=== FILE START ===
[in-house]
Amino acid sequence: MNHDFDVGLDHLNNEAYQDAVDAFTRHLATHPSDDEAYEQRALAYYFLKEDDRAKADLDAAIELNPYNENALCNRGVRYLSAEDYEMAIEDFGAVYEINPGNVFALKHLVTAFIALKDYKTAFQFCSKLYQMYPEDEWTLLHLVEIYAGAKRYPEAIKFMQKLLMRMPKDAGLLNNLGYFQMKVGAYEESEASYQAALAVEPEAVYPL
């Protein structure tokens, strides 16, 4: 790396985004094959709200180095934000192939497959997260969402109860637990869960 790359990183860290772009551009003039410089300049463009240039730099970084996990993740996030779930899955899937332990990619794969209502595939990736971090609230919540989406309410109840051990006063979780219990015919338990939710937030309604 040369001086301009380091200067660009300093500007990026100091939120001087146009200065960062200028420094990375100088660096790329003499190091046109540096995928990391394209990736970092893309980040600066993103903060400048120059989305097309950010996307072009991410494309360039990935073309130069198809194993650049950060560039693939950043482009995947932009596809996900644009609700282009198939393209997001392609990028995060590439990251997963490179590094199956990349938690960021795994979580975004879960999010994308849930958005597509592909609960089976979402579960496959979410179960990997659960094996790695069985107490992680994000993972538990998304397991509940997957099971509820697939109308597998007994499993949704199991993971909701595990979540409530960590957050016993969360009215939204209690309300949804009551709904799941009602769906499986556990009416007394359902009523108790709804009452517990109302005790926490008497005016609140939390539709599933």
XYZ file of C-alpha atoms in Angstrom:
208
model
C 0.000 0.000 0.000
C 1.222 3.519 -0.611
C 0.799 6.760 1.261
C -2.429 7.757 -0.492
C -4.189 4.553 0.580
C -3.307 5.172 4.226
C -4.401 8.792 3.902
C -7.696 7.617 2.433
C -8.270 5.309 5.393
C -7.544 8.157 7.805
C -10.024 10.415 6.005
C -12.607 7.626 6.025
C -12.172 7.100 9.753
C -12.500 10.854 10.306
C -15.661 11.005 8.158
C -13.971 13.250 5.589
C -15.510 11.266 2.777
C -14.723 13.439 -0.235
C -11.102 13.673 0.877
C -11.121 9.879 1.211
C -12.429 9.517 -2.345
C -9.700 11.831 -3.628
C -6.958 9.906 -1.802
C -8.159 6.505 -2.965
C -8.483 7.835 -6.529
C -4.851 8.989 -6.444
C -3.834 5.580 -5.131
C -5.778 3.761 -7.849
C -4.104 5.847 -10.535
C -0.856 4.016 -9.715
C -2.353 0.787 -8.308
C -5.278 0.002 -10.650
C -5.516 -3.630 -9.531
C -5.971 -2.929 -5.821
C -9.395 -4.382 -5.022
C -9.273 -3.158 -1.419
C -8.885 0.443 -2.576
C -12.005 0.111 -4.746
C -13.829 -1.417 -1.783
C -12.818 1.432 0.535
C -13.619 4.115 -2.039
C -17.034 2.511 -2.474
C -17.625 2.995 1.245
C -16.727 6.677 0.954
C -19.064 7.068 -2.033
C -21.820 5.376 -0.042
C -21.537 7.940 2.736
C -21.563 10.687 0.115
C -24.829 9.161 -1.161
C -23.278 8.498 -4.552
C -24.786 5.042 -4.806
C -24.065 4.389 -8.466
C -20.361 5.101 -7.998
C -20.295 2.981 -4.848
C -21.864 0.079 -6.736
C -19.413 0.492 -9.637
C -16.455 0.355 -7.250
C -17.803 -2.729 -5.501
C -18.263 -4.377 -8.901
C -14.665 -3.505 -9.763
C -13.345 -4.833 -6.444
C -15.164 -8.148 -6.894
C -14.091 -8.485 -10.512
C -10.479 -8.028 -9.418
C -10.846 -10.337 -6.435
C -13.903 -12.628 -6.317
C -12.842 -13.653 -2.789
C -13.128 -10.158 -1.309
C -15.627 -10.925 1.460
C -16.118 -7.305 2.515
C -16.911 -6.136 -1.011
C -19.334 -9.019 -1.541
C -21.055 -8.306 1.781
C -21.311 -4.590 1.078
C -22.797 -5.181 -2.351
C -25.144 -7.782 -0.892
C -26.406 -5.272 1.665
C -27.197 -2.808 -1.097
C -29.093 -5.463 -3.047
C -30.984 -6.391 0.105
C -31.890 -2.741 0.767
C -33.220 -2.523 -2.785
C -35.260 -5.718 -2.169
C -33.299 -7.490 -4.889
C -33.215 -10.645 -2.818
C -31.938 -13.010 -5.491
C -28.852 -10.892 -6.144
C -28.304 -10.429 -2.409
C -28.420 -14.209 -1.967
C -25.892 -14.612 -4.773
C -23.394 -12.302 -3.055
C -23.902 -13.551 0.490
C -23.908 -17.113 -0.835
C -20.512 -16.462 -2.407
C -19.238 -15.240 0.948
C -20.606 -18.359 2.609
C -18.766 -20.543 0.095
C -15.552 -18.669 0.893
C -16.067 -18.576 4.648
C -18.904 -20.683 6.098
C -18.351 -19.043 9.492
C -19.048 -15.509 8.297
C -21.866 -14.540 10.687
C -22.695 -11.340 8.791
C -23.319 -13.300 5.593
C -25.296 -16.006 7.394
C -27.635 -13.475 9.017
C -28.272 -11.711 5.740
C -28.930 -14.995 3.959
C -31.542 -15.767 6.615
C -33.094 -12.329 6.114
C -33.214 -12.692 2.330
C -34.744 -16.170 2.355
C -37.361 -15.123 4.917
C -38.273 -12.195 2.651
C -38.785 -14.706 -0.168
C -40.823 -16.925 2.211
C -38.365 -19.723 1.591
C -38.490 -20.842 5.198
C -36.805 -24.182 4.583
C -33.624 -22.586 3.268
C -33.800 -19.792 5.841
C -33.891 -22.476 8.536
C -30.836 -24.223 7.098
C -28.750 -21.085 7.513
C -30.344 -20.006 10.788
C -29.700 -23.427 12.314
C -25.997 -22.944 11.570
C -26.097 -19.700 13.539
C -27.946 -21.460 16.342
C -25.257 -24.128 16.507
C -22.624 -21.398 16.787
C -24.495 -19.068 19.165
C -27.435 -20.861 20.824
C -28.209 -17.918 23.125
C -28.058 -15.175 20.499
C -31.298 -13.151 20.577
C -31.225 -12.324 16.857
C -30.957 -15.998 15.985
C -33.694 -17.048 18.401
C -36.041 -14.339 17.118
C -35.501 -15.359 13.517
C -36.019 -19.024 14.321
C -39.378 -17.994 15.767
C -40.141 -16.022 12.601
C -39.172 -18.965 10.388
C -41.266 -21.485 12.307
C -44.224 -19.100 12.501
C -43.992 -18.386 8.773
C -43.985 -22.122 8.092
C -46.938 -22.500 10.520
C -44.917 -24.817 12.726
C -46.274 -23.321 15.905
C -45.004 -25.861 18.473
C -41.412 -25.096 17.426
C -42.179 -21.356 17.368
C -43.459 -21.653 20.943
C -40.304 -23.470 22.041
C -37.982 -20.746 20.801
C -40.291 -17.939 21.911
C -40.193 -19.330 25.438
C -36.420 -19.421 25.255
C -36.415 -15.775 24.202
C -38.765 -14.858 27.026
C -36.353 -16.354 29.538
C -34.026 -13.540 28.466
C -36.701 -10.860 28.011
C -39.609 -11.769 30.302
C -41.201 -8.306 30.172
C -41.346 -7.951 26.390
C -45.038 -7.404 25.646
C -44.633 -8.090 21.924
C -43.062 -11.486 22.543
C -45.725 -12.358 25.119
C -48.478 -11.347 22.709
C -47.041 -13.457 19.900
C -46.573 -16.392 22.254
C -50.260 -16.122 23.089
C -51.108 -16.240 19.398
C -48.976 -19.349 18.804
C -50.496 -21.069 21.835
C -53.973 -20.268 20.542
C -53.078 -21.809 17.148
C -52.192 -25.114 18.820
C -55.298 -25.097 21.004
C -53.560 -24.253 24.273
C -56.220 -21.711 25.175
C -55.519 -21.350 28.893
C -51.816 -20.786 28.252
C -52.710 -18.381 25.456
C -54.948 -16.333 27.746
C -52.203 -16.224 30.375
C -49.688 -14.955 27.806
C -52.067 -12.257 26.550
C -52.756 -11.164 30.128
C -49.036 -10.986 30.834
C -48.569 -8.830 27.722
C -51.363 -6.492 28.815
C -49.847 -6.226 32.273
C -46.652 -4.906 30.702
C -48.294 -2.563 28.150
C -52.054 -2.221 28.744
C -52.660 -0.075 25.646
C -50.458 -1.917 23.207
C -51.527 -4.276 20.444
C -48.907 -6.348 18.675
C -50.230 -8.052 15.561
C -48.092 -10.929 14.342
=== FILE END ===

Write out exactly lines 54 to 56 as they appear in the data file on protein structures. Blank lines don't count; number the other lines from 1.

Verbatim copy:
C -21.563 10.687 0.115
C -24.829 9.161 -1.161
C -23.278 8.498 -4.552